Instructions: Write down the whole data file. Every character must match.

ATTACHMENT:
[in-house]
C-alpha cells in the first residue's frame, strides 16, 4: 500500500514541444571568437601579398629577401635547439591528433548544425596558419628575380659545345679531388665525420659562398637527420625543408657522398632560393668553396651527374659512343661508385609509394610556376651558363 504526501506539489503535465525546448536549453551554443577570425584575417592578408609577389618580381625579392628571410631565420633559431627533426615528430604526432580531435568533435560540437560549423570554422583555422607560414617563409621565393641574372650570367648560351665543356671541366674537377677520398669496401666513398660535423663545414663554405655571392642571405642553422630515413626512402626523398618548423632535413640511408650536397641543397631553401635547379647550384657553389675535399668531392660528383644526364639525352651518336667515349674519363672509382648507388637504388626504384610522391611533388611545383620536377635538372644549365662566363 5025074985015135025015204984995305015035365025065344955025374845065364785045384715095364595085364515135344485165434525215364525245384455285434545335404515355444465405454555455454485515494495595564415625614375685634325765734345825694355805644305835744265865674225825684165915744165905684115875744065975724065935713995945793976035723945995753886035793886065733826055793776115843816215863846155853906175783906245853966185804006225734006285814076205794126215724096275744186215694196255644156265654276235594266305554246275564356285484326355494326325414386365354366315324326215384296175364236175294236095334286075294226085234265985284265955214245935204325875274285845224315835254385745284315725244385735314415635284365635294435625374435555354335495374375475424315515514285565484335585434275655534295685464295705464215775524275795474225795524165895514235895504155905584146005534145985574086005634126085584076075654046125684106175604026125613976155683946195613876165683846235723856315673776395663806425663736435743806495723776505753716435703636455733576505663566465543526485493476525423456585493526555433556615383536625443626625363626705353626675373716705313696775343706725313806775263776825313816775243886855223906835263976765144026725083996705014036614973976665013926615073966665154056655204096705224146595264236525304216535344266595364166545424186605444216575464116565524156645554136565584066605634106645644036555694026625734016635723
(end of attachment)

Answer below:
[in-house]
C-alpha cells in the first residue's frame, strides 16, 4: 500500500514541444571568437601579398629577401635547439591528433548544425596558419628575380659545345679531388665525420659562398637527420625543408657522398632560393668553396651527374659512343661508385609509394610556376651558363 504526501506539489503535465525546448536549453551554443577570425584575417592578408609577389618580381625579392628571410631565420633559431627533426615528430604526432580531435568533435560540437560549423570554422583555422607560414617563409621565393641574372650570367648560351665543356671541366674537377677520398669496401666513398660535423663545414663554405655571392642571405642553422630515413626512402626523398618548423632535413640511408650536397641543397631553401635547379647550384657553389675535399668531392660528383644526364639525352651518336667515349674519363672509382648507388637504388626504384610522391611533388611545383620536377635538372644549365662566363 5025074985015135025015204984995305015035365025065344955025374845065364785045384715095364595085364515135344485165434525215364525245384455285434545335404515355444465405454555455454485515494495595564415625614375685634325765734345825694355805644305835744265865674225825684165915744165905684115875744065975724065935713995945793976035723945995753886035793886065733826055793776115843816215863846155853906175783906245853966185804006225734006285814076205794126215724096275744186215694196255644156265654276235594266305554246275564356285484326355494326325414386365354366315324326215384296175364236175294236095334286075294226085234265985284265955214245935204325875274285845224315835254385745284315725244385735314415635284365635294435625374435555354335495374375475424315515514285565484335585434275655534295685464295705464215775524275795474225795524165895514235895504155905584146005534145985574086005634126085584076075654046125684106175604026125613976155683946195613876165683846235723856315673776395663806425663736435743806495723776505753716435703636455733576505663566465543526485493476525423456585493526555433556615383536625443626625363626705353626675373716705313696775343706725313806775263776825313816775243886855223906835263976765144026725083996705014036614973976665013926615073966665154056655204096705224146595264236525304216535344266595364166545424186605444216575464116565524156645554136565584066605634106645644036555694026625734016635723